Anna needs help, and she will get help, starting with the most essential. She makes an appointment with the first therapist who has the right answer to her question “Why should I hire you?”: Because I’m truthful and direct. The therapist is also unvarnished and quirky in a semiretired way and says fuck without apologizing. She’s wearing black boots and a blue fleece vest, and there’s an oversized pair of binoculars on her desk next to a rearing bronze horse with a clock in its belly.

“I’m a bird-watcher and an excellent psychological diagnostician,” she says. “Undergrad Harvard, PhD Berkeley, thirty-five years in the field. If you want tests to settle your mind, you can have neuros coming out your yin-yang.”

Anna wants tests. When the results come back, the therapist has a clipboard full of papers but never refers to them. She sits with one leg underneath her, and when she changes legs, her wooden office chair lists to one side. Anna tilts to match it.

“Well, you’re not nuts, and your brain hasn’t deteriorated yet. I’m guessing we’re going to end up with anxiety and situational depression.”

“Any relation to situational comedy?”

“Relocating when you’re older is tougher than people think. Any other major life changes?”

“I quit my job, stopped seeing friends. I had an accident five years ago. Money’s a worry.”

“Tell me about the accident.” The therapist grabs a legal pad and a Sharpie.

“It was black ice in Bangor, Maine. The police report said I was T-boned by a truck, but I don’t remember any of it.”

The therapist is flipping through pages of test results. “How long were you out?”

Anna is dying to pick up the binoculars and give them a try.

“Anna? Stay with me. When things start going deep, you get distracted.”

“I was out about fifteen minutes.”

“That’s long. Injuries?”

“A couple of broken ribs, stitches in my head. The nurses kept telling me I shouldn’t have walked away from the accident. I kept apologizing.”


“Body brace, nine months, neck to ribs. I took a few months off and then went back to work.”

“With the brace?”

“Eileen Fisher makes big dresses.”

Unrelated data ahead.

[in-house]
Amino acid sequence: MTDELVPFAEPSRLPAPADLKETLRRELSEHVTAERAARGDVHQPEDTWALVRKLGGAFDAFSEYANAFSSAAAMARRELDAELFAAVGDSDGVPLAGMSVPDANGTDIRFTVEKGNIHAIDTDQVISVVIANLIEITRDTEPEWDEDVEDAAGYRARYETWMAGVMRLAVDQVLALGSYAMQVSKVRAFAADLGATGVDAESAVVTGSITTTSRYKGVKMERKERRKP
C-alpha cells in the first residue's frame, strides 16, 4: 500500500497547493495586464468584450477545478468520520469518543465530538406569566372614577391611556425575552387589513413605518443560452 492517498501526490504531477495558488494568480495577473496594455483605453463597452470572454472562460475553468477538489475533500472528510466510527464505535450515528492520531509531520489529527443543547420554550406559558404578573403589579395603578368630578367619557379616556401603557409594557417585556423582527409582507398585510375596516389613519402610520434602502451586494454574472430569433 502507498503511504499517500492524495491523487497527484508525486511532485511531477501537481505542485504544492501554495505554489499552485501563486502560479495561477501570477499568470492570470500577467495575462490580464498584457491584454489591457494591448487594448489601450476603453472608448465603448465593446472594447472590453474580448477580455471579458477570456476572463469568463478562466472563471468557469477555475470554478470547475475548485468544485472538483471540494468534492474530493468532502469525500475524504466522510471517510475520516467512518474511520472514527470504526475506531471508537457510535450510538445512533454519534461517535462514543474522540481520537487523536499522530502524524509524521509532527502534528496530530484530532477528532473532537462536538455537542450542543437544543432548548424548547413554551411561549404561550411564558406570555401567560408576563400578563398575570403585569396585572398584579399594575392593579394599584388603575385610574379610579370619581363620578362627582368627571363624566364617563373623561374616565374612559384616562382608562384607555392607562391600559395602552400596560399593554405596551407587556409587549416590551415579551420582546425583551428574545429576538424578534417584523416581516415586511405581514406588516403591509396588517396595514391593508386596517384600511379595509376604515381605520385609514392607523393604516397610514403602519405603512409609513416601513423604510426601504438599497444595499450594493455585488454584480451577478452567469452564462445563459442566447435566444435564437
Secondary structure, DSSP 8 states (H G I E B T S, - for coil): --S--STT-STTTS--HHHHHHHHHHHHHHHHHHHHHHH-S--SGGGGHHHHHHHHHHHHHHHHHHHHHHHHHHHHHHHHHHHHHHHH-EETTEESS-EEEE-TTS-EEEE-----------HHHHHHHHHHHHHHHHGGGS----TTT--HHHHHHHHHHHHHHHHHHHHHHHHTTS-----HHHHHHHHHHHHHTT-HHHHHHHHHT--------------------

“How long did you work?”

“Five more years, although the last six months were mostly horizontal, even in meetings.”

“Fucking five years? Did anyone talk to you about a brain injury?”

There is a Peet’s Coffee across the street from the therapist’s office. A treat after seeing the doctor.

“Eyes, Anna, eyes. Stay with me.”

“You think I have a brain injury? They ruled out a brain injury.”

“Who ruled out a brain injury?”

“The hospital in Maine.”

“Well, at least it’s only mild to moderate.” The therapist hands Anna a box of kleenex and pushes the wastebasket toward her. “And your essence is intact.”

Her essence?

“I want you to embrace life. Despite your impressive efforts to self-destruct, you’re not in terrible shape. We know what’s going on, and we will do something about it. I want you to rest, nap, sleep a lot. The brain heals in sleep. When you’re not sleeping, get out of the house! I don’t care where you go. Stand in a park and talk to dogs. You have a brain injury; you’re not dead.” The therapist looks sad. “Please. Try to embrace life.”

On the way home Anna buys another candle — ambergris and musk, like having sex in the belly of a whale. A brain injury. What a boon it is to have a name for her crazies. To see things as they are rather than how she remembers they were or wishes they could be. What if this is the secret to life? But already she misses the comfort of willful blindness.